Mythology seems like an unlikely choice of material for a successful modern television show, but never underestimate the power of the man they call Hercules. Hercules: The Legendary Journeys managed to beat the odds with a combination of old-fashioned pulp thrills and sly modern humor, making it one of the biggest syndication success stories of the 90’s. The show began as a series of made-for-television films produced by Universal and aired in syndication during 1994, and when these did well, Universal commissioned filmmaker Sam Raimi (director of the Evil Dead series) to create a one-hour series based on the Hercules character.
Hercules was a half-man, half-god who was the result of a secret union between the god Zeus and Alcemne, a mortal woman. Zeus did this behind the back of his wife, Hera, who never forgave him for his indiscretion. Zeus watched Hercules from afar, protecting the boy from other gods while he was raised as a mortal by Alcemne. Hercules had the gift of superhuman strength as a result of his heritage and grew up to become a righteous warrior, often fighting alongside his childhood friend Iolaus.
However, Hercules eventually grew tired of fighting and settled down with a wife to raise a family. Just when he thought he had found happiness, the vengeful Hera murdered his wife and children. Hercules became vengeful and set out to destroy Hera’s seven temples. However, his natural compassion overtook his anger when he met people in need along the way. He decided to devote himself to helping mortals fight against evil as he journeyed around the world with Iolaus.
Hercules: The Legendary Journeys chronicled the travels of Hercules and Iolaus as they traveled the ancient globe, using the big guy’s strength to battle gods, evil kings, and monsters as he tried to help the mortals lead better lives. In their travels, Hercules and Iolaus frequently ran into Salmoneus, a traveling salesman, and Autolycus, the king of thieves. Another notable recurring character was Xena, a warrior princess who would later get her own spin-off show. The mythology-derived stories managed to seem fresh because they incorporated modern behavior and language into the stories, even throwing in a little surf culture in at least one episode. This gave the show a modern edge to offset the often-campy nature of the mythology-derived storylines.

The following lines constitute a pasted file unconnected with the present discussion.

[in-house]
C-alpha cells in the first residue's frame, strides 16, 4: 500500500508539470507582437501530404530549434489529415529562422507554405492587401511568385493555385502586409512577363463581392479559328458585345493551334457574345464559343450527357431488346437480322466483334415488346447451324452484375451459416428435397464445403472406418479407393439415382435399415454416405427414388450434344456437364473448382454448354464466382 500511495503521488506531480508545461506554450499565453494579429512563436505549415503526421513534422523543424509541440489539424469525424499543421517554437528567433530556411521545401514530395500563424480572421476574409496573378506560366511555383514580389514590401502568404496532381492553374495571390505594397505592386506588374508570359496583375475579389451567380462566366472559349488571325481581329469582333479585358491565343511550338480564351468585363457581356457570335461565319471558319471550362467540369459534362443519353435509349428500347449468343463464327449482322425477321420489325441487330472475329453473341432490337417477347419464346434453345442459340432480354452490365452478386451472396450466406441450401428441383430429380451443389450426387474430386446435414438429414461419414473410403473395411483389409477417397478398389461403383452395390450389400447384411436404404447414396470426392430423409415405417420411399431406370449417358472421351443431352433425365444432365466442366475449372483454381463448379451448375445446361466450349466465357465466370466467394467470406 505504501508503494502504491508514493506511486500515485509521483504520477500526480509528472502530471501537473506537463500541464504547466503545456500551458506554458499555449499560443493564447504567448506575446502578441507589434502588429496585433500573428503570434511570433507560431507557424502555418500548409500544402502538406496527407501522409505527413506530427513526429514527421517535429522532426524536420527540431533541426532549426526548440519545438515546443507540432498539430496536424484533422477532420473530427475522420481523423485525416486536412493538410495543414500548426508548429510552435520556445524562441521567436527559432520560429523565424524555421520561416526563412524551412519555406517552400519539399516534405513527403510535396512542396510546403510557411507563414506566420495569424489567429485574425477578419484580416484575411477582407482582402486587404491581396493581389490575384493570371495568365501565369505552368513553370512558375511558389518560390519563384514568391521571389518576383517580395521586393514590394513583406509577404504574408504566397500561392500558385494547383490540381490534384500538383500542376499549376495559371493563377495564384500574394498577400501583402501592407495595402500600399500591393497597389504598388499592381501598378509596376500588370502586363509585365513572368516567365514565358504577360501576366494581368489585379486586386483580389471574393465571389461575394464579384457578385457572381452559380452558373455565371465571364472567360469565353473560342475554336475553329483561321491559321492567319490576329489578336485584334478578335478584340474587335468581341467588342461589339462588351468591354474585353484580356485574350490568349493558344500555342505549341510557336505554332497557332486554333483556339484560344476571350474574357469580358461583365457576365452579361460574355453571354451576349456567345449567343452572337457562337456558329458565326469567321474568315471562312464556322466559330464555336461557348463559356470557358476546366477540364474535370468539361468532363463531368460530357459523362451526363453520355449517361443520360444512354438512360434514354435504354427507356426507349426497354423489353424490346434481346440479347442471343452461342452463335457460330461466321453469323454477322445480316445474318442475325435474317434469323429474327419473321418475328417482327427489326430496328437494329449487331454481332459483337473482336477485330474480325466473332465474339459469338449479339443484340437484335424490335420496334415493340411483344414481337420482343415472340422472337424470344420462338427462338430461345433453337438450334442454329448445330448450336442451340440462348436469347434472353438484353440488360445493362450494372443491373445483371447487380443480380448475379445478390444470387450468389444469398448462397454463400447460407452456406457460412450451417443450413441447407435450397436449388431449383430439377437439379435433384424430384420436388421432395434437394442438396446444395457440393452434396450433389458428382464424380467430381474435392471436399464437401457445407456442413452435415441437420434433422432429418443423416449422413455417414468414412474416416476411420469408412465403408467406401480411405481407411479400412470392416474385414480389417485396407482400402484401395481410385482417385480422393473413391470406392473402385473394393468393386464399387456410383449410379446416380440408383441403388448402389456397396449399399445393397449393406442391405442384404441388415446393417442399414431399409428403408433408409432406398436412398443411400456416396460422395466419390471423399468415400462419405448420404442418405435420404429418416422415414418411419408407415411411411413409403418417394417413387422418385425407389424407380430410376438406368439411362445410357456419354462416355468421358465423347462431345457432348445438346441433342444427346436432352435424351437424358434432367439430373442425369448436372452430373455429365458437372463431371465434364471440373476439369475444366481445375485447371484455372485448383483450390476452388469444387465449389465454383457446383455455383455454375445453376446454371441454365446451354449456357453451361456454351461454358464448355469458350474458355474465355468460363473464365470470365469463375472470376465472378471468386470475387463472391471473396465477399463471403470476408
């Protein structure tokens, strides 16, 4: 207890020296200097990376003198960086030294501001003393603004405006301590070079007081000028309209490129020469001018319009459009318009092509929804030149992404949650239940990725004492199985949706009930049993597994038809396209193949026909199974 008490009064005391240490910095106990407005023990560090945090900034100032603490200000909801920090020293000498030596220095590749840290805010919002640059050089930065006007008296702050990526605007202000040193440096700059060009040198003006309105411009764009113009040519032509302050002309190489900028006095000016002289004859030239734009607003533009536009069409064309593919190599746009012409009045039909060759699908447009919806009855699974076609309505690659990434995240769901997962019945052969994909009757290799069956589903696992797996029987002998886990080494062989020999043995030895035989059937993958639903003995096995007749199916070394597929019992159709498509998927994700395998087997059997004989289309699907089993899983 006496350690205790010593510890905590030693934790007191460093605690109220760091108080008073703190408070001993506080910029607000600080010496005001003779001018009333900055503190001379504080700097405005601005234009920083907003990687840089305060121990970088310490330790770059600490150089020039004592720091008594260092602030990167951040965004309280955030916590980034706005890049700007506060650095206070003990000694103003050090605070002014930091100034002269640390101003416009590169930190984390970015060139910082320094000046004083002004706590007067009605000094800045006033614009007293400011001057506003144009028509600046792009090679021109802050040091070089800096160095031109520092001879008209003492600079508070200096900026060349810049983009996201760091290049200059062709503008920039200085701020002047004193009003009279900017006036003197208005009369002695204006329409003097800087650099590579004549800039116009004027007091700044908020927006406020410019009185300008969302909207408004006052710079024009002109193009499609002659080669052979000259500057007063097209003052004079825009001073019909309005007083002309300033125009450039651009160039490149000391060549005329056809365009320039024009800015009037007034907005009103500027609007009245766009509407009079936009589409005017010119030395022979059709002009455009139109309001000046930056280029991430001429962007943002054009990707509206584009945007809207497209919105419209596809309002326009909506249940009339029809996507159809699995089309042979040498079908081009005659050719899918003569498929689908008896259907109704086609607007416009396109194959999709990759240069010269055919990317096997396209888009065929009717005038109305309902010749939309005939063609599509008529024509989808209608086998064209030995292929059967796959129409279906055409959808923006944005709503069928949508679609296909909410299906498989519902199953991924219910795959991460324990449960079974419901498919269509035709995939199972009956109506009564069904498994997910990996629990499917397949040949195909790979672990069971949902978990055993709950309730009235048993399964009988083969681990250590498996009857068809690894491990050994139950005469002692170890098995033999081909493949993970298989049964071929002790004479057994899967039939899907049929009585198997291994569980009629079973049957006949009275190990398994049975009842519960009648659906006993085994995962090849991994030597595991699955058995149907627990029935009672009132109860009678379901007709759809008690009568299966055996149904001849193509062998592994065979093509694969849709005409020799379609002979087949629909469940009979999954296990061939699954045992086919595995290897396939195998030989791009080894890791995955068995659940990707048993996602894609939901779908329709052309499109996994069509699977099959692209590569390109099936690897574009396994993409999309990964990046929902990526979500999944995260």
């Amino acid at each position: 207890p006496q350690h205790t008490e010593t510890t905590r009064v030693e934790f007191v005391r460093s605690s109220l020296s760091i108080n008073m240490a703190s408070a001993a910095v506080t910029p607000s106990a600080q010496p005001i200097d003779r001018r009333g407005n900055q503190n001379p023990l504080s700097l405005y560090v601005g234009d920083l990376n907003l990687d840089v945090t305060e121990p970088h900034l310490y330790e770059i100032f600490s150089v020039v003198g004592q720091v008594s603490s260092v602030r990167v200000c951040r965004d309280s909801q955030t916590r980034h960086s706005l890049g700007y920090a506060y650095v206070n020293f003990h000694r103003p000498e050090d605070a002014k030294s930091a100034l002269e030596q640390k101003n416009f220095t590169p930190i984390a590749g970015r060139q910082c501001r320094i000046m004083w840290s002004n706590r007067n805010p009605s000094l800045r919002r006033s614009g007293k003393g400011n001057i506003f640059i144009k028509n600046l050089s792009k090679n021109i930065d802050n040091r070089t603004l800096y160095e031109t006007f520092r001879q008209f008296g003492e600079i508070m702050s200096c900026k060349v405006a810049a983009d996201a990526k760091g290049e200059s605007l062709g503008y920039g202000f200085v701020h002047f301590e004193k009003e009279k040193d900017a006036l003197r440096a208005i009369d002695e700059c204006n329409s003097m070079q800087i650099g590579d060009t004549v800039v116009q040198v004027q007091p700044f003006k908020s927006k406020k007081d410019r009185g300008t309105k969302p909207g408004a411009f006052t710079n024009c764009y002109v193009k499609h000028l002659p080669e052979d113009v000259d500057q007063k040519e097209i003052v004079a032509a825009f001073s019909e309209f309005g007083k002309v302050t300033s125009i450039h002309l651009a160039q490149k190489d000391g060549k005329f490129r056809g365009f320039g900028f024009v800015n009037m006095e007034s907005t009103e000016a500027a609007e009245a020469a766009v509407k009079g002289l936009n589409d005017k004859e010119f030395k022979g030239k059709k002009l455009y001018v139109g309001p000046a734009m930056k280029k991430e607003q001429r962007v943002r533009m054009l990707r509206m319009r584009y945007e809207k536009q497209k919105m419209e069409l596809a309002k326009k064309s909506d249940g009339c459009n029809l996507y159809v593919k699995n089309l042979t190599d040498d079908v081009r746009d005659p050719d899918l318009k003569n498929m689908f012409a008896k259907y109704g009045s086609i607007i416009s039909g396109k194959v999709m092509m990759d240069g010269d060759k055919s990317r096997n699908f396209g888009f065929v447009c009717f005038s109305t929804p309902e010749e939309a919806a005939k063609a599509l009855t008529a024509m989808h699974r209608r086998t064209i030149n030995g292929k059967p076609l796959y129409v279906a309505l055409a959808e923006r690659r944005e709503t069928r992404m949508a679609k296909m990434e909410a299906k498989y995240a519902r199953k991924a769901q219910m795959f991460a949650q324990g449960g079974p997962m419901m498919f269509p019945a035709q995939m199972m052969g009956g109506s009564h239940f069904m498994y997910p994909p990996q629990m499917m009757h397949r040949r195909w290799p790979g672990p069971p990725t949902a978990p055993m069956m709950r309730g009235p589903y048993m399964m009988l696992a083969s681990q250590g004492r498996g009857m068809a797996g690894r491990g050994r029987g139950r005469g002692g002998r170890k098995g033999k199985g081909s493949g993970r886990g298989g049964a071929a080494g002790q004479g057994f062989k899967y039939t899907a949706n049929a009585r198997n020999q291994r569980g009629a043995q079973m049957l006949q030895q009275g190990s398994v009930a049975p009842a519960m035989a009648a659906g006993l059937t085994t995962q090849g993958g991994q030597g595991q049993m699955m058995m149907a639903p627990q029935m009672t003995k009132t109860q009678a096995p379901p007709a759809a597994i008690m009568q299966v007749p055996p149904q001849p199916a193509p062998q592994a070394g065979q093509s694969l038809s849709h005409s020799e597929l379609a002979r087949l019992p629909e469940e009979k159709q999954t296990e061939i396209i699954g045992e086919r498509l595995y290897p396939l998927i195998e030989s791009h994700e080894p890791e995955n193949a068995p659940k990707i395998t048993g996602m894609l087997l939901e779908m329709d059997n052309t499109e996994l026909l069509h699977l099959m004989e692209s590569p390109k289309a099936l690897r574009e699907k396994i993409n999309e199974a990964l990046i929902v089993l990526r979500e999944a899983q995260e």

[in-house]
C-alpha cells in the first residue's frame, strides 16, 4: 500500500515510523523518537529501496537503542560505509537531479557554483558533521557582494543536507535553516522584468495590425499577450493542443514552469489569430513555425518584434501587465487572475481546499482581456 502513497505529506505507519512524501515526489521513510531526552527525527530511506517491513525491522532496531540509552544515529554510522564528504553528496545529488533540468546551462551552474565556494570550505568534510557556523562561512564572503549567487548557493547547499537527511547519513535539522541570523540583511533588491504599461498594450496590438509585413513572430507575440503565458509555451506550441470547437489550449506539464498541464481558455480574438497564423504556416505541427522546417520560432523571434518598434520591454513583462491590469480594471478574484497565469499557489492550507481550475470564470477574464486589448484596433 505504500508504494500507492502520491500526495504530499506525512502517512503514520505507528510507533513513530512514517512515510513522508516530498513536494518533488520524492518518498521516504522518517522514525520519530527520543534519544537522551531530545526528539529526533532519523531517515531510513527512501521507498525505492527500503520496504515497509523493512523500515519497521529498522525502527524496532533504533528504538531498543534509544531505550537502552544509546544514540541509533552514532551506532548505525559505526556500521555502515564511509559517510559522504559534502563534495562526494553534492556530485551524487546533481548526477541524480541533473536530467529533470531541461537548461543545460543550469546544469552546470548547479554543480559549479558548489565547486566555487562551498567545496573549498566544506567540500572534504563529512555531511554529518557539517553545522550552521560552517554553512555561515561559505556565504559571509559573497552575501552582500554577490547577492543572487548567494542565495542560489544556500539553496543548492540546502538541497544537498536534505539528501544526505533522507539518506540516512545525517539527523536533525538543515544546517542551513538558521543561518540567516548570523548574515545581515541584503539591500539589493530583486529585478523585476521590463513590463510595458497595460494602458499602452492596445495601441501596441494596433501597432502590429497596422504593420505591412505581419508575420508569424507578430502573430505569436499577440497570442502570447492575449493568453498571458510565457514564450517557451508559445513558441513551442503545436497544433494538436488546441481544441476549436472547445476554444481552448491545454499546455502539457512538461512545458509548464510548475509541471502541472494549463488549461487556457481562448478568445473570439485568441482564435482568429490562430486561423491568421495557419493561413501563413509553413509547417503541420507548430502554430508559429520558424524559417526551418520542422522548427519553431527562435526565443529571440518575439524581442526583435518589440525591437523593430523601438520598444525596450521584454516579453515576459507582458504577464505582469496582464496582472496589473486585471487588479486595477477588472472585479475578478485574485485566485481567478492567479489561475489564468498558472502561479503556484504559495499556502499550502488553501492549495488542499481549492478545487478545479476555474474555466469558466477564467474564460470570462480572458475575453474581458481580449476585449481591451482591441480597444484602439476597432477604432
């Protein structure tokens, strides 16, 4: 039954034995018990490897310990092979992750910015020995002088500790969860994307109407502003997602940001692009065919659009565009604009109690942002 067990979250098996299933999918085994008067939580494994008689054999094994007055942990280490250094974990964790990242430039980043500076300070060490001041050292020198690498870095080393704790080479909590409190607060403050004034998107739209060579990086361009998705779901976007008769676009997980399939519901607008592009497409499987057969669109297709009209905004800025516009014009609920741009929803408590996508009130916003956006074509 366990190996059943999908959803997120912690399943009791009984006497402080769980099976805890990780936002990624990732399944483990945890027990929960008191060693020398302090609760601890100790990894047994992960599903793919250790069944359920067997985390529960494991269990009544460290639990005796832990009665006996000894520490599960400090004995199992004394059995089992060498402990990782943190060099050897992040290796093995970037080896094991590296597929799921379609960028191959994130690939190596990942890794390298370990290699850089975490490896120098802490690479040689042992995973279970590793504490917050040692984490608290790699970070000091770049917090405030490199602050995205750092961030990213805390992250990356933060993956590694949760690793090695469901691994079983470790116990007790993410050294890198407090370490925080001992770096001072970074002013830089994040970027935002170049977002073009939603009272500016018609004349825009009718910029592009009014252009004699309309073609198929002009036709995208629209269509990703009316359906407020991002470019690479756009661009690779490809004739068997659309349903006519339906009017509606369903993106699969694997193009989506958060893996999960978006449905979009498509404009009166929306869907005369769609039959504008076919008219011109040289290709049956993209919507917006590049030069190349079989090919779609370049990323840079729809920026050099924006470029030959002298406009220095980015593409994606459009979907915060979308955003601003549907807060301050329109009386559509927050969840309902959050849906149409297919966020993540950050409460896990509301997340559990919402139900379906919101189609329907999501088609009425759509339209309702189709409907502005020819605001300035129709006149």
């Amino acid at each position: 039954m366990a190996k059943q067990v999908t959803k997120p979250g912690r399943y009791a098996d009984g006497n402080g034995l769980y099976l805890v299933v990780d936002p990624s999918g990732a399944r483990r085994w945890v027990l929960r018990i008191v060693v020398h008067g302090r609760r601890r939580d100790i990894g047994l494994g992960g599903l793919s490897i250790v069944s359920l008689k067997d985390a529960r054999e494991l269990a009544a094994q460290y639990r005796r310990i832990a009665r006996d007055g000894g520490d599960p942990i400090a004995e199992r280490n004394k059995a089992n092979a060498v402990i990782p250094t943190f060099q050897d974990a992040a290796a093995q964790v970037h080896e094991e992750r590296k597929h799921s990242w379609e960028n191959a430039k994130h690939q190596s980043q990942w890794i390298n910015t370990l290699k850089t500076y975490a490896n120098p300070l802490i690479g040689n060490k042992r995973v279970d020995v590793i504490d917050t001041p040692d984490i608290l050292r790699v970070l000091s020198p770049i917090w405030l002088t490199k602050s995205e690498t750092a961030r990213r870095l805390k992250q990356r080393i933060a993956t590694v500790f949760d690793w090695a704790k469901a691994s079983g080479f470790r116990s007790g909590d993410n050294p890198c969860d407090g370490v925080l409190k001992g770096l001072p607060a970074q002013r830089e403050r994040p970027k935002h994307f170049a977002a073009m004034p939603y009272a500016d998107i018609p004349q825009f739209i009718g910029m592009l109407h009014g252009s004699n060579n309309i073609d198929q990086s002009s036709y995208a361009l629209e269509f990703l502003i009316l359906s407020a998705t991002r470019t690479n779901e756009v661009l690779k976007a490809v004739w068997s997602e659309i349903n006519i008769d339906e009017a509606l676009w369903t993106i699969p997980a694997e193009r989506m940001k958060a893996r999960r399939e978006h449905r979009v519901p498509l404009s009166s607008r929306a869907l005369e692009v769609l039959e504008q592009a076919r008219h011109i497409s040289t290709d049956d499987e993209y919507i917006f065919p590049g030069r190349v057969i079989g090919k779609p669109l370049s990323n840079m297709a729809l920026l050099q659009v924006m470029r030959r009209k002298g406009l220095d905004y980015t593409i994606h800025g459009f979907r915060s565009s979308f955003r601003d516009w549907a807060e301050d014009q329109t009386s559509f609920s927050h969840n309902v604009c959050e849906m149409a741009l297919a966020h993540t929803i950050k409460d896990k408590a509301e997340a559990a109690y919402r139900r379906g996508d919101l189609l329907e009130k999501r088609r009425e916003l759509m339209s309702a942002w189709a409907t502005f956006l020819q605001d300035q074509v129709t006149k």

The show also spiced up its old-fashioned plots by incorporating science-fiction elements into them. A notable example of this was “The End of the Beginning,” in which Hercules and Autolycus used time-travel. Every now and then, the producers would do a ‘clip show’ by building a loose, usually comedic plot around short segments of past episodes. The most memorable of these clip-show episodes was “Yes, Virginia, There Is a Hercules,” which depicted the show’s staff scrambling to come up with new ideas for the show after an earthquake seemingly caused Kevin Sorbo to disappear. Many of the cast regulars put aside their mythological personas to play show employees in this episode.
The show was quite a success, running for four years in syndication and also spawning two spin-off series in Xena: The Warrior Princess and Young Hercules.
USA / Syndicated – Universal TV – MCA – Renaissance / x50 minute episodes / Broadcast 5 May 1994 – 27 November 1999
Creator: Christian Williams
Kevin Sorbo as Hercules
Michael Hurst as Iolaus
Kevin Smith as Ares
Tamara Gorski as Morrigan (1998-99)
Robert Trebor as Salmoneus
Bruce Campbell as Autolycus
Meg Foster as Hera
Anthony Quinn as Zeus
Lucy Lawless as Xena